When life gets hectic my husband frequently recommends us buying and moving into an old lighthouse, promising us a peaceful solitude life, long walks on the beach, and endless water portraits at every glance. Though the thought of it at times seems tempting, a much…Read More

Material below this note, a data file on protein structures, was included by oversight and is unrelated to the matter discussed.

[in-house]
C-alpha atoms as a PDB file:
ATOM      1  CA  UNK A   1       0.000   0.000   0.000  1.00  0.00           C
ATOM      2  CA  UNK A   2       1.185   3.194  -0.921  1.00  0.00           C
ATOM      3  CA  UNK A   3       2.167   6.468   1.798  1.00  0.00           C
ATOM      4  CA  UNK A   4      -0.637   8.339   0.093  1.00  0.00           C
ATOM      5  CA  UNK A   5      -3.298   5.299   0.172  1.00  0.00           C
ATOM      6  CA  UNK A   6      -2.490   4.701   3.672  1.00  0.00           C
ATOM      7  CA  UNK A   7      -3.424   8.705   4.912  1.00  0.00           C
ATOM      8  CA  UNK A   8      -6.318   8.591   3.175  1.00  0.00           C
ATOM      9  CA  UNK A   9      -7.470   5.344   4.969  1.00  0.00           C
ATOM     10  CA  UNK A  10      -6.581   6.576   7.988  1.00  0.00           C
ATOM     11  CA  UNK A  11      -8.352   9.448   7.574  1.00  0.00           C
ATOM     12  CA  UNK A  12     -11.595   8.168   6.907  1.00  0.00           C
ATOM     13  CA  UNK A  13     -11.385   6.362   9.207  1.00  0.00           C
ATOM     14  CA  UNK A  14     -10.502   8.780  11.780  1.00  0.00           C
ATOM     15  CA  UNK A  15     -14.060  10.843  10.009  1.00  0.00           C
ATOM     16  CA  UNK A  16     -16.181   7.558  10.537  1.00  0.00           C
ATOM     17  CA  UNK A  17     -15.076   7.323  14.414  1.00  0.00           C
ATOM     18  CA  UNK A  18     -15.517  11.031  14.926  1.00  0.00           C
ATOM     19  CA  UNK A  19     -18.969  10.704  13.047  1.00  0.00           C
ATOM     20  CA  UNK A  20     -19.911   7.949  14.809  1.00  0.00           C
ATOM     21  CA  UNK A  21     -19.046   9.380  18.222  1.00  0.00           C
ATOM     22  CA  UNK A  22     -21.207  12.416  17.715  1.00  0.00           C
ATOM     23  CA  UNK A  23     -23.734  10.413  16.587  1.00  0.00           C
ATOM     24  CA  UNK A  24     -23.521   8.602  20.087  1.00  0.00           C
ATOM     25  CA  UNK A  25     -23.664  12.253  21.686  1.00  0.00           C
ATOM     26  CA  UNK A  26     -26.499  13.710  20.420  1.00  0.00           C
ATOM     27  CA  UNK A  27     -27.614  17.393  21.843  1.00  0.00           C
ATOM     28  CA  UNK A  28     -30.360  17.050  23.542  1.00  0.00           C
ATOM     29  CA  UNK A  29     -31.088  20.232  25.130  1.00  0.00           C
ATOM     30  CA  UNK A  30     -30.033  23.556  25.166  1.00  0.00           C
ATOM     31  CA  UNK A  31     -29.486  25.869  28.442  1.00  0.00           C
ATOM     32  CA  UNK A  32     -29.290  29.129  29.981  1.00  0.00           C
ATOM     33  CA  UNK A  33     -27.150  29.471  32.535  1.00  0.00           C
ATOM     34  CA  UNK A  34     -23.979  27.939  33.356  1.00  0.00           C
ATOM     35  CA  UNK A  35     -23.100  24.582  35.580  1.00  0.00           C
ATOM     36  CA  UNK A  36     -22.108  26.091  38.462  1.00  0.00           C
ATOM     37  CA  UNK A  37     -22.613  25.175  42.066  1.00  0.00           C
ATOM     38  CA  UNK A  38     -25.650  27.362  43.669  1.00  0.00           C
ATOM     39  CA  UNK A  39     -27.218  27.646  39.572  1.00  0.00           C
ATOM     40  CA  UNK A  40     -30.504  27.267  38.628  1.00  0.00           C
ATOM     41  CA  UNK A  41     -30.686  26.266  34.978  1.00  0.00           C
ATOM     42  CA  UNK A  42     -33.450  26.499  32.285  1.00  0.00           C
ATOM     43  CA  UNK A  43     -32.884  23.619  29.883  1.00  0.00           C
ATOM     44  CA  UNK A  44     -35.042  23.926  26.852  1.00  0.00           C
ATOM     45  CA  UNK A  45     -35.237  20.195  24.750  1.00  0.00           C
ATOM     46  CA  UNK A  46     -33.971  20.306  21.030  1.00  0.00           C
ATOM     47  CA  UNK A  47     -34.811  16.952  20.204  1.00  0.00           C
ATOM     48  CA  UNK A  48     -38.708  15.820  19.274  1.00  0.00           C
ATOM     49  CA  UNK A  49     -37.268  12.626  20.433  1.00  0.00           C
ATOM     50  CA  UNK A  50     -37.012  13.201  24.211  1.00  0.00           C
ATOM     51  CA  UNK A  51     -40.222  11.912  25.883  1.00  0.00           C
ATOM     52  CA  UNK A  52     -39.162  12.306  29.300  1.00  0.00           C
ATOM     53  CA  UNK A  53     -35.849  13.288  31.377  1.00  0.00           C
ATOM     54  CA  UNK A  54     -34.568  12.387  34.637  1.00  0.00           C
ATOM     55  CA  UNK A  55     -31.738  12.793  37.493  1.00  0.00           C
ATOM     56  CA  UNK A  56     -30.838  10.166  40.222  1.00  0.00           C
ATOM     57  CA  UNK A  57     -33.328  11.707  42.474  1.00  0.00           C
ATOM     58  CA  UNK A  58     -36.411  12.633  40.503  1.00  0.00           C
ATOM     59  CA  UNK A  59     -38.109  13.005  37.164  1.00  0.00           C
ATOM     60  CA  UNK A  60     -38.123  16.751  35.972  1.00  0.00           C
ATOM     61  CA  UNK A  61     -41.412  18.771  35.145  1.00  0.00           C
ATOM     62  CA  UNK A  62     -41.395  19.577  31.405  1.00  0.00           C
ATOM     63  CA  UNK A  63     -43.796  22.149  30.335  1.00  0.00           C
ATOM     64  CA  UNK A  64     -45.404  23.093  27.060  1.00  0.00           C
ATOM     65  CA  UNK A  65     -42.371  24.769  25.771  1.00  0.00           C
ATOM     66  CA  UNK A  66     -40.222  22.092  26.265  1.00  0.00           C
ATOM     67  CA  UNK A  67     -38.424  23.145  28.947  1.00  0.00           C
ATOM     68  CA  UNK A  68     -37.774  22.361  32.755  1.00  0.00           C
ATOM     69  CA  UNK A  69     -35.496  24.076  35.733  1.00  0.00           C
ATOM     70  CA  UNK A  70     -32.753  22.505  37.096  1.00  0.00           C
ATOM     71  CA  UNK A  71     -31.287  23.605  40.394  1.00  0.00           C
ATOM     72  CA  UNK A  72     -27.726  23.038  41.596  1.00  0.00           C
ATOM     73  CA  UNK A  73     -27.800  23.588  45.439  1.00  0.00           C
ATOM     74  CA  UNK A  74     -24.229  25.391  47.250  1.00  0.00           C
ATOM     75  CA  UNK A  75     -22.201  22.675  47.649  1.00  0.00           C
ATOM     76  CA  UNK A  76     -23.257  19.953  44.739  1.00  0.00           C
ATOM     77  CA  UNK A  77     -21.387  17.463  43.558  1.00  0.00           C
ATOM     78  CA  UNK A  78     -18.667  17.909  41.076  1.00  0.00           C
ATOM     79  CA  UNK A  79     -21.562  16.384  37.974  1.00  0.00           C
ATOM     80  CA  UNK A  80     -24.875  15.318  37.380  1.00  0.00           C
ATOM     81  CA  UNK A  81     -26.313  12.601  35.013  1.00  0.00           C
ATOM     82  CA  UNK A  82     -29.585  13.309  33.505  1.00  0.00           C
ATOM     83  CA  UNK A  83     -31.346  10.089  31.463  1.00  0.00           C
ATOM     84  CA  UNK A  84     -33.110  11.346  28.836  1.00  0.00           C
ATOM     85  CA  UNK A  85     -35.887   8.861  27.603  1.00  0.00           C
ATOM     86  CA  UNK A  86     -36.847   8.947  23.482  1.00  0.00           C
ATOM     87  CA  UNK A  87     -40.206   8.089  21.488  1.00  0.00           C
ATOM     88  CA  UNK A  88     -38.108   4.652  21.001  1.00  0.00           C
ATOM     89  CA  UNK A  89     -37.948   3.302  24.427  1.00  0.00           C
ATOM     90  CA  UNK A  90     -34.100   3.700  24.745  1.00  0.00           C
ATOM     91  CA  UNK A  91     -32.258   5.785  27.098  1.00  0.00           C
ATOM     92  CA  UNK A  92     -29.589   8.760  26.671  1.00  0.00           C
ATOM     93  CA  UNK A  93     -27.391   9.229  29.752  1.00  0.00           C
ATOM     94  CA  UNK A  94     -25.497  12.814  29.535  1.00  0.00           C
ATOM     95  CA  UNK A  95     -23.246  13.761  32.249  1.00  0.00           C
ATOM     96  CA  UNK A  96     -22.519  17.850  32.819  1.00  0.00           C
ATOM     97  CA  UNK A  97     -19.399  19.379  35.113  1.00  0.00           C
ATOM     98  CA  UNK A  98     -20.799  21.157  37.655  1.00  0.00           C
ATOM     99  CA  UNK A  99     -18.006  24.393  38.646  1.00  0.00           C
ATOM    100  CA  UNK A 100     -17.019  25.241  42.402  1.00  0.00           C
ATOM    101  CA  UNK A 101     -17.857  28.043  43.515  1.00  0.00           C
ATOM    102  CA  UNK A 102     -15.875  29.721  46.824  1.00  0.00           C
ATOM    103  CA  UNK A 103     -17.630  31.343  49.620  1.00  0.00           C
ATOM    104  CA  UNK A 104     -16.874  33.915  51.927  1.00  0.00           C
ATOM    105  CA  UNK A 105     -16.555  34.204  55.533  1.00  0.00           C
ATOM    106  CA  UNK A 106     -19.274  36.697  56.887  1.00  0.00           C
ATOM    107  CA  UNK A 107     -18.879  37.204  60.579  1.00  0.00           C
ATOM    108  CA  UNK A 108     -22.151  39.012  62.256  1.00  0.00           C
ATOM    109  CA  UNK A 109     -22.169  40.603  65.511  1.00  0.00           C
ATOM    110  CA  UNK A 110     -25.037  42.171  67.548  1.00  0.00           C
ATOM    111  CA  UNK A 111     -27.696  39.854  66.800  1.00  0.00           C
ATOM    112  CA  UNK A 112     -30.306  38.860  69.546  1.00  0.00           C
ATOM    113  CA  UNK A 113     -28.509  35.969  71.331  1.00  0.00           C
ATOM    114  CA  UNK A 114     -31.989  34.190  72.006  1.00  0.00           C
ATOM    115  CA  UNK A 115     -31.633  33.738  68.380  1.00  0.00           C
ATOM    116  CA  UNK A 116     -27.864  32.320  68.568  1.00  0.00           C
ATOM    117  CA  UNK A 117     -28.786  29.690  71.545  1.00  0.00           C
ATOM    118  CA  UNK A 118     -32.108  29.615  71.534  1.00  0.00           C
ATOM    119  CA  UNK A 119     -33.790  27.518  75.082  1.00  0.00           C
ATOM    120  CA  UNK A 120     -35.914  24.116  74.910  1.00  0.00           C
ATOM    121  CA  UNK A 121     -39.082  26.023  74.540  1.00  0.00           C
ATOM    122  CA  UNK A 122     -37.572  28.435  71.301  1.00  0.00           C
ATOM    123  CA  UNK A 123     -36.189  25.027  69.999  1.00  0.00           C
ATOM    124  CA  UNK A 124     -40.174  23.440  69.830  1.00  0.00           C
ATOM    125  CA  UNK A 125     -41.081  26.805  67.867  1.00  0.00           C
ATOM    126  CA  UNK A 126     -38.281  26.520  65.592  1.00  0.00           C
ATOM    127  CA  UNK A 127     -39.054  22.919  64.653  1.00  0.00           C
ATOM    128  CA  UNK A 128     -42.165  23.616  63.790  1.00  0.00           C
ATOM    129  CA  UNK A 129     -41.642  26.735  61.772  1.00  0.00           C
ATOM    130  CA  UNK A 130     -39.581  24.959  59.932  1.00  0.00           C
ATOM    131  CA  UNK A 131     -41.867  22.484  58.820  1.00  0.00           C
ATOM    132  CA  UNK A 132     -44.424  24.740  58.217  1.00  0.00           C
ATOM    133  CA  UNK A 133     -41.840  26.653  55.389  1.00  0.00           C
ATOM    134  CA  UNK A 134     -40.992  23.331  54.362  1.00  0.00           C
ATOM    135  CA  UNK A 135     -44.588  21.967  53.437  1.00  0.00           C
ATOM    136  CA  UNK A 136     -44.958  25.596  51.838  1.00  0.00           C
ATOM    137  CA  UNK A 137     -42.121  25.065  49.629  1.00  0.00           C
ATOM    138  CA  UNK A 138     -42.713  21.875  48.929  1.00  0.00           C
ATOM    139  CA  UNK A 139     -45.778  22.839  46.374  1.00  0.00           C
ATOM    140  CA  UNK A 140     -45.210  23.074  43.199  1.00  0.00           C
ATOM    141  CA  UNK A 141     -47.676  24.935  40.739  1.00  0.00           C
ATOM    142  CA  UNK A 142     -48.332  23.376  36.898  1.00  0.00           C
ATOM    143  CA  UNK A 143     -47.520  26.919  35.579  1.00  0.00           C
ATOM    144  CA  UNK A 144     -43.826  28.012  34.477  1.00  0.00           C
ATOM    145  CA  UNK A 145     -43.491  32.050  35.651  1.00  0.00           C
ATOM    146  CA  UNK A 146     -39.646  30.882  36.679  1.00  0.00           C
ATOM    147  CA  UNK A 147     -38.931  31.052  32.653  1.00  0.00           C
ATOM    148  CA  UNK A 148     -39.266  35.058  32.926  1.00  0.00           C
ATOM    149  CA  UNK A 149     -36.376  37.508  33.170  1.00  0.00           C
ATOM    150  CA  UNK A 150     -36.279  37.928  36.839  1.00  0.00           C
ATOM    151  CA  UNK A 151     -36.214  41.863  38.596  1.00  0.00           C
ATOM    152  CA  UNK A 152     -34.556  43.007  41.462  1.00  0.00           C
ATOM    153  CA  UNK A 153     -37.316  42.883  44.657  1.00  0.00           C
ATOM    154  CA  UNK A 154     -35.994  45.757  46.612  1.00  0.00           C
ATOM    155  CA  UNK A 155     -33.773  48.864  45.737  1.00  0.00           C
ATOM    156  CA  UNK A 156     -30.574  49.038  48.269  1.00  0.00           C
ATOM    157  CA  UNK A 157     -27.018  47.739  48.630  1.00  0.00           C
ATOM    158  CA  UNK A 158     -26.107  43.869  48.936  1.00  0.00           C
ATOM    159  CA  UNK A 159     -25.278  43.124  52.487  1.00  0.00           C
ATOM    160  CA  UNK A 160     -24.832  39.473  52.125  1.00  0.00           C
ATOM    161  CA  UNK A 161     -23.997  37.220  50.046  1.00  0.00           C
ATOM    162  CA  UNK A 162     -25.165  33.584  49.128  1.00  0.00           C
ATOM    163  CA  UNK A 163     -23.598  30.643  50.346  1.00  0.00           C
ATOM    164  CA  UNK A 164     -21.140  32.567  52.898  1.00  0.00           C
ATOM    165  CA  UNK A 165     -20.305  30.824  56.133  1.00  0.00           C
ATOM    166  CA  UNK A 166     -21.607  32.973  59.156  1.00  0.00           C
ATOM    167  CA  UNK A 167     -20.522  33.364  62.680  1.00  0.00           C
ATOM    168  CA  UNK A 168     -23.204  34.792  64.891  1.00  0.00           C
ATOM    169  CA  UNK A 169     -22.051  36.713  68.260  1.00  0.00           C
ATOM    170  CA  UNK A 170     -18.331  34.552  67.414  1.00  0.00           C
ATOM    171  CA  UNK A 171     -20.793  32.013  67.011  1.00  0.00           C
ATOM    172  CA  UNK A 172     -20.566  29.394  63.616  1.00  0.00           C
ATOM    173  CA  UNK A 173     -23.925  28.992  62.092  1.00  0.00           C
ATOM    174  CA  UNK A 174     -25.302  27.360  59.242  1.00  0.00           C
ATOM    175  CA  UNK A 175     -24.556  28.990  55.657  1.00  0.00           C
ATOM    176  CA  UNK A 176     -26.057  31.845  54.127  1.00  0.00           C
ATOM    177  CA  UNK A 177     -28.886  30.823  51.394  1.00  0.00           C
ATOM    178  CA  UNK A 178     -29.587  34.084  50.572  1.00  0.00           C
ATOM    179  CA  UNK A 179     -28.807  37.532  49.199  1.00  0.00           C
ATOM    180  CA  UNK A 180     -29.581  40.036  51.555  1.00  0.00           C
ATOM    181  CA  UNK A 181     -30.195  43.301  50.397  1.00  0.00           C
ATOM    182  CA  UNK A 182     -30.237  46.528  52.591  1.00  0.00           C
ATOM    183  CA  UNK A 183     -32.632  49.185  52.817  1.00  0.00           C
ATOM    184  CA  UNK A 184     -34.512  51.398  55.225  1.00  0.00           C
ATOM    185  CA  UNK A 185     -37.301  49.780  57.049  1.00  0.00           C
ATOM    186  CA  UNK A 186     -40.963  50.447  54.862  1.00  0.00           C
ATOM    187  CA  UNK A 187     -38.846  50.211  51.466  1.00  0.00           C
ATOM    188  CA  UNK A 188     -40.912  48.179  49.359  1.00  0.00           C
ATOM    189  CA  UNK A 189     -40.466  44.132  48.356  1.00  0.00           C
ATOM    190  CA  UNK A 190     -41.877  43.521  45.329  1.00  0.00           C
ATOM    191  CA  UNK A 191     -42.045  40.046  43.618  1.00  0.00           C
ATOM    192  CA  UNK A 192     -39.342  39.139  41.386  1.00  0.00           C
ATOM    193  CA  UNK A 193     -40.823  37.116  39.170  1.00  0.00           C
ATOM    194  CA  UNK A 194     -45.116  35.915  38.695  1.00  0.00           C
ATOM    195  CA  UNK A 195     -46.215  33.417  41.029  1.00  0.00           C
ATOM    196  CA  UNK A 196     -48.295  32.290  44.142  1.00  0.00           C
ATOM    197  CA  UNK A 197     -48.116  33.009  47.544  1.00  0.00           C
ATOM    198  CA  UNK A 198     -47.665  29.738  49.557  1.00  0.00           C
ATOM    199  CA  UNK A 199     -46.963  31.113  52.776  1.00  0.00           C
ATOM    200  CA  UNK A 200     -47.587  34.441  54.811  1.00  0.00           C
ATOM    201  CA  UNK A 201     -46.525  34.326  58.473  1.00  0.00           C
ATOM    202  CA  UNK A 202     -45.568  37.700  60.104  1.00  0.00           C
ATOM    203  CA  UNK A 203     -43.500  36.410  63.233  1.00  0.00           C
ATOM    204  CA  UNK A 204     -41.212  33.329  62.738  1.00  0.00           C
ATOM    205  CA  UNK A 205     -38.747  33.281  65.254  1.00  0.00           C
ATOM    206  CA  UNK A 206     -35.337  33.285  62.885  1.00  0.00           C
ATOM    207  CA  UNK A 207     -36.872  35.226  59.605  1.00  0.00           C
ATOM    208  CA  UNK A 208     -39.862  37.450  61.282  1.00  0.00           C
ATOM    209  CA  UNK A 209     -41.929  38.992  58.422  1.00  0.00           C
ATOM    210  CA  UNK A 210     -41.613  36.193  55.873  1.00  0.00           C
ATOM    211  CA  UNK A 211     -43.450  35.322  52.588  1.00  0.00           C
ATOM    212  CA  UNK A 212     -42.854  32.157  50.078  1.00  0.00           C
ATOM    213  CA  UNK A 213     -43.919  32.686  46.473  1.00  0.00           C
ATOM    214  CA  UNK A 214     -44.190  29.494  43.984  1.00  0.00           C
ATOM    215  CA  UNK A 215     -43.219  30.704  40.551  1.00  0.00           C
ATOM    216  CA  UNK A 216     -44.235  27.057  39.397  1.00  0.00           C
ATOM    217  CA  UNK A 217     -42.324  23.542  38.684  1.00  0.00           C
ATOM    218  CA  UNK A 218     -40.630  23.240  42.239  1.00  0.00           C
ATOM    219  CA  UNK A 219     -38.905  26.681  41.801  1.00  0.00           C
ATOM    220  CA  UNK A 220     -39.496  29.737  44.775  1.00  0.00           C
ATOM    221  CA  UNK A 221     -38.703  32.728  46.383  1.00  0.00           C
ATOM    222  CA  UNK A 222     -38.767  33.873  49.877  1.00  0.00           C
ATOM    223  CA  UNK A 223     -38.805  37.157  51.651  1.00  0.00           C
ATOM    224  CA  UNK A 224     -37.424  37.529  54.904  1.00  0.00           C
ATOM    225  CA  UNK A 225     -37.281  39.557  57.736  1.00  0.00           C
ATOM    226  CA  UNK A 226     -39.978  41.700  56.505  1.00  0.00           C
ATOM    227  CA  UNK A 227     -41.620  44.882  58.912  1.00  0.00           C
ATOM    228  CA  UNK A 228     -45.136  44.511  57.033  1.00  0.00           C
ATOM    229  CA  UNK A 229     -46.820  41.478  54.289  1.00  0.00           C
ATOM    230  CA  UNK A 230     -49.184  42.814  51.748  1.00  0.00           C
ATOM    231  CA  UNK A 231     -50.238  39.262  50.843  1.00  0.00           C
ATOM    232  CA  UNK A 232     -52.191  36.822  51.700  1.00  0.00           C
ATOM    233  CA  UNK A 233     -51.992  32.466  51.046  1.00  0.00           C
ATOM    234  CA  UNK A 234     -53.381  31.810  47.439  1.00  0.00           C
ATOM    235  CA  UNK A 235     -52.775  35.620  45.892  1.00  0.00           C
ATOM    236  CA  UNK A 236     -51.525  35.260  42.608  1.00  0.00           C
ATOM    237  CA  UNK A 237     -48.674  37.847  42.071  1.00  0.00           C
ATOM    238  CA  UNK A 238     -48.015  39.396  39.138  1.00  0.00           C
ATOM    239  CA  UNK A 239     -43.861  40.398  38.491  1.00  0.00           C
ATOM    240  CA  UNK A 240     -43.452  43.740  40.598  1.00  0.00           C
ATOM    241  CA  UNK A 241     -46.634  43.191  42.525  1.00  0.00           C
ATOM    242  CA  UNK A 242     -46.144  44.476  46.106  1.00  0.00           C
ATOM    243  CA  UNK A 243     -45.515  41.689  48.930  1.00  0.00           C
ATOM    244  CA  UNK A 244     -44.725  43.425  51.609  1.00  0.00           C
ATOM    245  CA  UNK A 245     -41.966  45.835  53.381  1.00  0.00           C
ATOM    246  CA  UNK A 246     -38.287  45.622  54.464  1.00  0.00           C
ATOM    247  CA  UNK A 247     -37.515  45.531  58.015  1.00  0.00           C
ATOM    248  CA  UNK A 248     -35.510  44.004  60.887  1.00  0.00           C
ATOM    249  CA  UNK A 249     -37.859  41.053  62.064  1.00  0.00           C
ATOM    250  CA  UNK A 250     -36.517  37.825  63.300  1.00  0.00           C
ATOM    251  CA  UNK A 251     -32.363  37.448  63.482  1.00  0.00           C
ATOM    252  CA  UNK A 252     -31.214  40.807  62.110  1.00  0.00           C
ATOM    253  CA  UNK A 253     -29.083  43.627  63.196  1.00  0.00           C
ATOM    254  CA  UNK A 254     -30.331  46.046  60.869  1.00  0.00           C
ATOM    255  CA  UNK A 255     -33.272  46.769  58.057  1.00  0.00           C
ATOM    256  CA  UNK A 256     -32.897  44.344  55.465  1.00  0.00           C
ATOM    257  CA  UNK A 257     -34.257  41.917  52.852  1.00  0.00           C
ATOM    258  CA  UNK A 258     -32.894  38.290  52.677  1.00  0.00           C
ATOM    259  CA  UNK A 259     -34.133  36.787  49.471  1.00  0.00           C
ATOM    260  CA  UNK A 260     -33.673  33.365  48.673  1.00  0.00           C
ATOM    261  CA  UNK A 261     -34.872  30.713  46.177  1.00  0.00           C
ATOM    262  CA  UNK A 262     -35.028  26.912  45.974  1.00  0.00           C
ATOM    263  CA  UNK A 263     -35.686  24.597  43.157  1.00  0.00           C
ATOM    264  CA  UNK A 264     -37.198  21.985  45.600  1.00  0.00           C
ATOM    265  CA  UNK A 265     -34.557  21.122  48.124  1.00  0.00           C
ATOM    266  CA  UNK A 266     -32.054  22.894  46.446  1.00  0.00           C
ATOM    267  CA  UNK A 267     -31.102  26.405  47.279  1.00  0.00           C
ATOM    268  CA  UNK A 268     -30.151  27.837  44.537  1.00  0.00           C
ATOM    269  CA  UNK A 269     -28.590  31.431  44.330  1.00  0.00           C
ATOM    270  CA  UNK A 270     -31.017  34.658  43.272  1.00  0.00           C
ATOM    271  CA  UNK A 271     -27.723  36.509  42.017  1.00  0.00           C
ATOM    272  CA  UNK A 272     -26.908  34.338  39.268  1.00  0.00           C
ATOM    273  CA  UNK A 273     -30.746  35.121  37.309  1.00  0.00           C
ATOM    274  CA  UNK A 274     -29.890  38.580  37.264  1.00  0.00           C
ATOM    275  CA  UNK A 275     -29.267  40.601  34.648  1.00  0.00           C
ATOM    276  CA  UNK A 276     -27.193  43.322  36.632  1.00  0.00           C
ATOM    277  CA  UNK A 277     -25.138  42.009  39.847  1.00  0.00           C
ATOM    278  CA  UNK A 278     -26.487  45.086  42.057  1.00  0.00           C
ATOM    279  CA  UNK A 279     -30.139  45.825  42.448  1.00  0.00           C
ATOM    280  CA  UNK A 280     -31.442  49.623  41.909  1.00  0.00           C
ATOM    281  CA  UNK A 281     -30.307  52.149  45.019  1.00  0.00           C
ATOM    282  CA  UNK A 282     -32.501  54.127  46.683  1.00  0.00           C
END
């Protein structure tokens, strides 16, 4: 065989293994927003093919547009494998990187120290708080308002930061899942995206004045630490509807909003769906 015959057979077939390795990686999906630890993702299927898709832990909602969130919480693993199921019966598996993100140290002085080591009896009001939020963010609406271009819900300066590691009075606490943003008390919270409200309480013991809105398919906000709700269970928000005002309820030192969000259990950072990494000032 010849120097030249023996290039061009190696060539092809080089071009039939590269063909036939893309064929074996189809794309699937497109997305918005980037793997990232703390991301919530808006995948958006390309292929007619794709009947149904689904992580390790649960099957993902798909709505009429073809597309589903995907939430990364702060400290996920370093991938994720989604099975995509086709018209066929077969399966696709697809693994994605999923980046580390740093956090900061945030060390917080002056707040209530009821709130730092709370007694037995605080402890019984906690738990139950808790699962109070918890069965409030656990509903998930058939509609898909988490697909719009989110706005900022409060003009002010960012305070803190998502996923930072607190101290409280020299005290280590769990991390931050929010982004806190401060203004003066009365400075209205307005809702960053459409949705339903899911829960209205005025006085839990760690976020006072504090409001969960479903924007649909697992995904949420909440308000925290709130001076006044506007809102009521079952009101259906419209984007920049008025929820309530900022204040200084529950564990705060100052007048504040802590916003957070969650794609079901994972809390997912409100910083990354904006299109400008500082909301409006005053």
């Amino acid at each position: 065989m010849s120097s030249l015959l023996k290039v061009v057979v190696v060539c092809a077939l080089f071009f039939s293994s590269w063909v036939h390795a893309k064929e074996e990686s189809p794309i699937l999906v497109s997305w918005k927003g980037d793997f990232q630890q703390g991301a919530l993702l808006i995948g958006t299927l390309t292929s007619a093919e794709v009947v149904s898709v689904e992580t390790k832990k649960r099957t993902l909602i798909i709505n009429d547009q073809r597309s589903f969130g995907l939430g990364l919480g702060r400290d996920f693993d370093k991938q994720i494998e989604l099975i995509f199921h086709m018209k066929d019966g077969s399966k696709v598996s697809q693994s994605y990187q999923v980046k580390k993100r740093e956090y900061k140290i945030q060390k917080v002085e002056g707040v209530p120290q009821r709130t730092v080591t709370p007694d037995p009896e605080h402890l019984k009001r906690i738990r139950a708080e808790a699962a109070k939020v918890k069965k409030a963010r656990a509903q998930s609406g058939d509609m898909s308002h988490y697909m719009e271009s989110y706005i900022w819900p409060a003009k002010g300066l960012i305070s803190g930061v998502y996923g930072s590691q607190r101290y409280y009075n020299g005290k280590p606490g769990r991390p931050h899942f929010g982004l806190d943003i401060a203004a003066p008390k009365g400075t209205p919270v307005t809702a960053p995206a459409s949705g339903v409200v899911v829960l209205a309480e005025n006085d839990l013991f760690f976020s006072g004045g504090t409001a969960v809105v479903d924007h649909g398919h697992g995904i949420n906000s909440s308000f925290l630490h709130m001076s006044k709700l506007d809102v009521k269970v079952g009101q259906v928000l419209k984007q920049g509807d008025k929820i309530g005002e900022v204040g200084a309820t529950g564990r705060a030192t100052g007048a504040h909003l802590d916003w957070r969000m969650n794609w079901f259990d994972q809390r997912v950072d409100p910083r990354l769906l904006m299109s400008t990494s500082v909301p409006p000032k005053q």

When life gets hectic my husband frequently recommends us buying and moving into an old lighthouse, promising us a peaceful solitude life, long walks on the beach, and endless water portraits at every glance. Though the thought of it at times seems tempting, a much more practical avenue would be to spend the night at one instead, and now at Whitefish Point, you can. Located next to the Whitefish Point Light Station is the recently restored U.S. Coast Guard Lifesaving Crew Quarter that for $150 a night it's possible. Whitefish Point is the oldest active lighthouse on Lake Superior and is highly visited by around 90,000 people each year. Located at the northeastern tip of Michigan's Upper Peninsula, about a 2-hour drive from the Mackinac Bridge, take N-I-75, to M-123 north about 11 miles along Paradise to get here. The lighthouse tour is only one thing that brings the tourist flocking here, the others are its Shipwreck Museum, the Bird Observatory, and the stunning sites of Lakes Superior’s shoreline. The 80 mile stretch that extends from Whitefish Point west to the Pictured Rocks (Munising, MI) is called the “Graveyard of the Great Lakes” and for good reason, as this is the site of over half of the 550 known shipwrecks on the lake. The most recent sinking was the 711’ freighter called the Edmund Fitzgerald, which lost her entire crew of 29 men on Nov. 10, 1975 , 17 miles NW of Whitefish Point, by breaking in two and lodging herself into the bottom of the lake in 535 feet of water. She surrendered to the violent gale force winds that November day, proving more powerful then her. Whitefish Point, today a quiet peaceful spot that holds historical tragic tales of the many unfortunate ships that have met there demise in the dangerous waters it resides on. The carefully restored lighthouse to the 1920 period is in exceptional condition and is open for touring with an admission fee. While touring you will learn about the hard and lonely life of keeper Robert Carlson, while he served from 1903 to 1931, and see the living quarters how they once stood. Many interesting artifacts, plus many original furniture pieces, are displayed here. The shipwreck museum for some is the highlight of the trip. Here you enter into the haunting world of underwater shipwrecks… lights are dim, eerie somber music can be heard, and numerous sunken artifacts discovered from the depths of the waters are at your side to explore. The original ships bells from the Edmund Fitzgerald, and the Niagara can be found here as well as its anchors, the actual hull from the SS Independence, a 19 foot clamshell, lighthouse lens, old dishes, coins, as well as other fantastic artifacts discovered by divers are proudly displayed here. Also on exhibit here are old diving equipment once used, replicas of many ships, maps, charts and numerous legends that make these tragic stories come to life. If you are into birding as I am, then you will love the Bird Observatory. Birds flock the point to find a refuge during their spring migration. (March to mid-May)They rest and feed until they continue on northward to Canada, then return back to the point in the late fall for their return trip to the south. The eagles arrive in mid-March, followed by large hawks (red-tailed), then falcons, 10-species of owls, and finally the waterfowl and songbirds. The visitor center is located directly across the lighthouse and provides lots of information on the migration birds seen here, outside offers wooden walkways that have been constructed to allow visitors the optimal viewing experience. Another place to go while at Whitefish Point is a trek down to the beach and walk along the shoreline in search of driftwood, and unique colored and shaped rocks. A large deck is now offered for those who rather just look but not get sands in their shoes. Either way the sites are awesome.Don’t miss seeing the short narrative movie made by the Discovery Channel and played regularly near the lighthouse in a very tiny theater. It cost a few bucks to watch but it's chuck full of information and facts of the Edmund Fitzgerald’s last journey. While departing, no words are spoken, eyes are filled with tears, Gordon Lightfoots song “Wreck of the Edmund Fitzgerald” plays, and the bells chime… 29 times, for each man lost that November day. It’s a powerful presentation and one that leaves you totally understanding while the Whitefish Point Shipwreck Museum stands today.Before leaving make sure to check out the gift shop located next to the museum, its jammed full of cool books, maps, artwork, shirts, and many other trinkets exclusive to the point. A small store is also found here which offers snacks and sodas if needed. Expect to spend a couple hours here or more, as there lots of things to do and see. In my five times I have visited this place each time I find something new and exciting ready to explore. Hours of operation are 10am to 6pm daily , from May 15th through Oct. 15th. A large parking lot awaits you and gets very full with visitors but don’t worry about this place feeling crowded as its offers lots of areas for people to wander around and discover. Close